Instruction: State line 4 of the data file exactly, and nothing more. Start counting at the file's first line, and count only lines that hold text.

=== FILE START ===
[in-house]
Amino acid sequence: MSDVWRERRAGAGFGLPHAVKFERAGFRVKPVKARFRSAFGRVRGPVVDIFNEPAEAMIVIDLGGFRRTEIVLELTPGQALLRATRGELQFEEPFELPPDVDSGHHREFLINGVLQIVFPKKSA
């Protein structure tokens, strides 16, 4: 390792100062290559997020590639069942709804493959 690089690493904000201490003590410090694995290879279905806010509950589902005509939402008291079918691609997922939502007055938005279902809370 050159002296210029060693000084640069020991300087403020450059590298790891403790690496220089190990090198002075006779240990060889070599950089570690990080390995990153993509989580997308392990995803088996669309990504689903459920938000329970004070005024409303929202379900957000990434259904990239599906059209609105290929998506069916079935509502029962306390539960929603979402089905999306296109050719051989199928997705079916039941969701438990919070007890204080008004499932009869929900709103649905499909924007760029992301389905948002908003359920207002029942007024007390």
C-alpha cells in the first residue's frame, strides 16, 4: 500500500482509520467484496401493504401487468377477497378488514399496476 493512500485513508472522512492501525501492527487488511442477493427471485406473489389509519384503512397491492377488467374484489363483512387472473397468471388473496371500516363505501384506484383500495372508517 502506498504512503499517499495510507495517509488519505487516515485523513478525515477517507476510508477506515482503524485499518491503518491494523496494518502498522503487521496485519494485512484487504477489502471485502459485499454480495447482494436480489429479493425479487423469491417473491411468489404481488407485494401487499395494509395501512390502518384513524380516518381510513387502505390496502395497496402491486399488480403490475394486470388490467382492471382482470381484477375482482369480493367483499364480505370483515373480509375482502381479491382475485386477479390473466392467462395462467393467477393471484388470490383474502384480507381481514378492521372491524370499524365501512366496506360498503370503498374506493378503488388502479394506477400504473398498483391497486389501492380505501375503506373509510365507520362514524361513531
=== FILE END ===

C-alpha cells in the first residue's frame, strides 16, 4: 500500500482509520467484496401493504401487468377477497378488514399496476 493512500485513508472522512492501525501492527487488511442477493427471485406473489389509519384503512397491492377488467374484489363483512387472473397468471388473496371500516363505501384506484383500495372508517 502506498504512503499517499495510507495517509488519505487516515485523513478525515477517507476510508477506515482503524485499518491503518491494523496494518502498522503487521496485519494485512484487504477489502471485502459485499454480495447482494436480489429479493425479487423469491417473491411468489404481488407485494401487499395494509395501512390502518384513524380516518381510513387502505390496502395497496402491486399488480403490475394486470388490467382492471382482470381484477375482482369480493367483499364480505370483515373480509375482502381479491382475485386477479390473466392467462395462467393467477393471484388470490383474502384480507381481514378492521372491524370499524365501512366496506360498503370503498374506493378503488388502479394506477400504473398498483391497486389501492380505501375503506373509510365507520362514524361513531